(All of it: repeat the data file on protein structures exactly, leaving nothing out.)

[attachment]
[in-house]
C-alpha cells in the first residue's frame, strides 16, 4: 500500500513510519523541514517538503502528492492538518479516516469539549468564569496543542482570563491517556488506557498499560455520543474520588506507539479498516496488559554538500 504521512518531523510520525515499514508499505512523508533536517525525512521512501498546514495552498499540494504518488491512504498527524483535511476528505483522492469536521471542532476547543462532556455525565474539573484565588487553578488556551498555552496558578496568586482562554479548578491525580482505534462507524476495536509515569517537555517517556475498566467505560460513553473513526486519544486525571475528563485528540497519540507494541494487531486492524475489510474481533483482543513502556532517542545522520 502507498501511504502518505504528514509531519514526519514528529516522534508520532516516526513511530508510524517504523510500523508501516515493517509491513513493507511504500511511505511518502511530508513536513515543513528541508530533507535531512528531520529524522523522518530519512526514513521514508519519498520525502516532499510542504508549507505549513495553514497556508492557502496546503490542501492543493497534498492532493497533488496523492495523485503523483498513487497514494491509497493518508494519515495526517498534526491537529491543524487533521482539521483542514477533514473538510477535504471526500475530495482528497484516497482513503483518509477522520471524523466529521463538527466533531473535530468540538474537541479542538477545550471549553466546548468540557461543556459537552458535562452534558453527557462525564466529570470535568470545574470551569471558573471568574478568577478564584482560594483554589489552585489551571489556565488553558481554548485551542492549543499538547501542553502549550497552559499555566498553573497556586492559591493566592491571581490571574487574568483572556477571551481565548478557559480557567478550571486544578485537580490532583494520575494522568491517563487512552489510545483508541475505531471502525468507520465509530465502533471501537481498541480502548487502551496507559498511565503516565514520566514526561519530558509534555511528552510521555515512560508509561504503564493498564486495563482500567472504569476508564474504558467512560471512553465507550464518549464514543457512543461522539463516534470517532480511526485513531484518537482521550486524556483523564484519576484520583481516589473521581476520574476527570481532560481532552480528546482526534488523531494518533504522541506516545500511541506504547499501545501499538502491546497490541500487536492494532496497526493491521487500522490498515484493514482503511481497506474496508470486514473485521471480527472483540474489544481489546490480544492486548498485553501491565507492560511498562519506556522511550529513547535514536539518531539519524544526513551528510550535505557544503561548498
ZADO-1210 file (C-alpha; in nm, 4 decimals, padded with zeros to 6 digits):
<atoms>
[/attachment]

[in-house]
C-alpha cells in the first residue's frame, strides 16, 4: 500500500513510519523541514517538503502528492492538518479516516469539549468564569496543542482570563491517556488506557498499560455520543474520588506507539479498516496488559554538500 504521512518531523510520525515499514508499505512523508533536517525525512521512501498546514495552498499540494504518488491512504498527524483535511476528505483522492469536521471542532476547543462532556455525565474539573484565588487553578488556551498555552496558578496568586482562554479548578491525580482505534462507524476495536509515569517537555517517556475498566467505560460513553473513526486519544486525571475528563485528540497519540507494541494487531486492524475489510474481533483482543513502556532517542545522520 502507498501511504502518505504528514509531519514526519514528529516522534508520532516516526513511530508510524517504523510500523508501516515493517509491513513493507511504500511511505511518502511530508513536513515543513528541508530533507535531512528531520529524522523522518530519512526514513521514508519519498520525502516532499510542504508549507505549513495553514497556508492557502496546503490542501492543493497534498492532493497533488496523492495523485503523483498513487497514494491509497493518508494519515495526517498534526491537529491543524487533521482539521483542514477533514473538510477535504471526500475530495482528497484516497482513503483518509477522520471524523466529521463538527466533531473535530468540538474537541479542538477545550471549553466546548468540557461543556459537552458535562452534558453527557462525564466529570470535568470545574470551569471558573471568574478568577478564584482560594483554589489552585489551571489556565488553558481554548485551542492549543499538547501542553502549550497552559499555566498553573497556586492559591493566592491571581490571574487574568483572556477571551481565548478557559480557567478550571486544578485537580490532583494520575494522568491517563487512552489510545483508541475505531471502525468507520465509530465502533471501537481498541480502548487502551496507559498511565503516565514520566514526561519530558509534555511528552510521555515512560508509561504503564493498564486495563482500567472504569476508564474504558467512560471512553465507550464518549464514543457512543461522539463516534470517532480511526485513531484518537482521550486524556483523564484519576484520583481516589473521581476520574476527570481532560481532552480528546482526534488523531494518533504522541506516545500511541506504547499501545501499538502491546497490541500487536492494532496497526493491521487500522490498515484493514482503511481497506474496508470486514473485521471480527472483540474489544481489546490480544492486548498485553501491565507492560511498562519506556522511550529513547535514536539518531539519524544526513551528510550535505557544503561548498
ZADO-1210 file (C-alpha; in nm, 4 decimals, padded with zeros to 6 digits):
<atoms>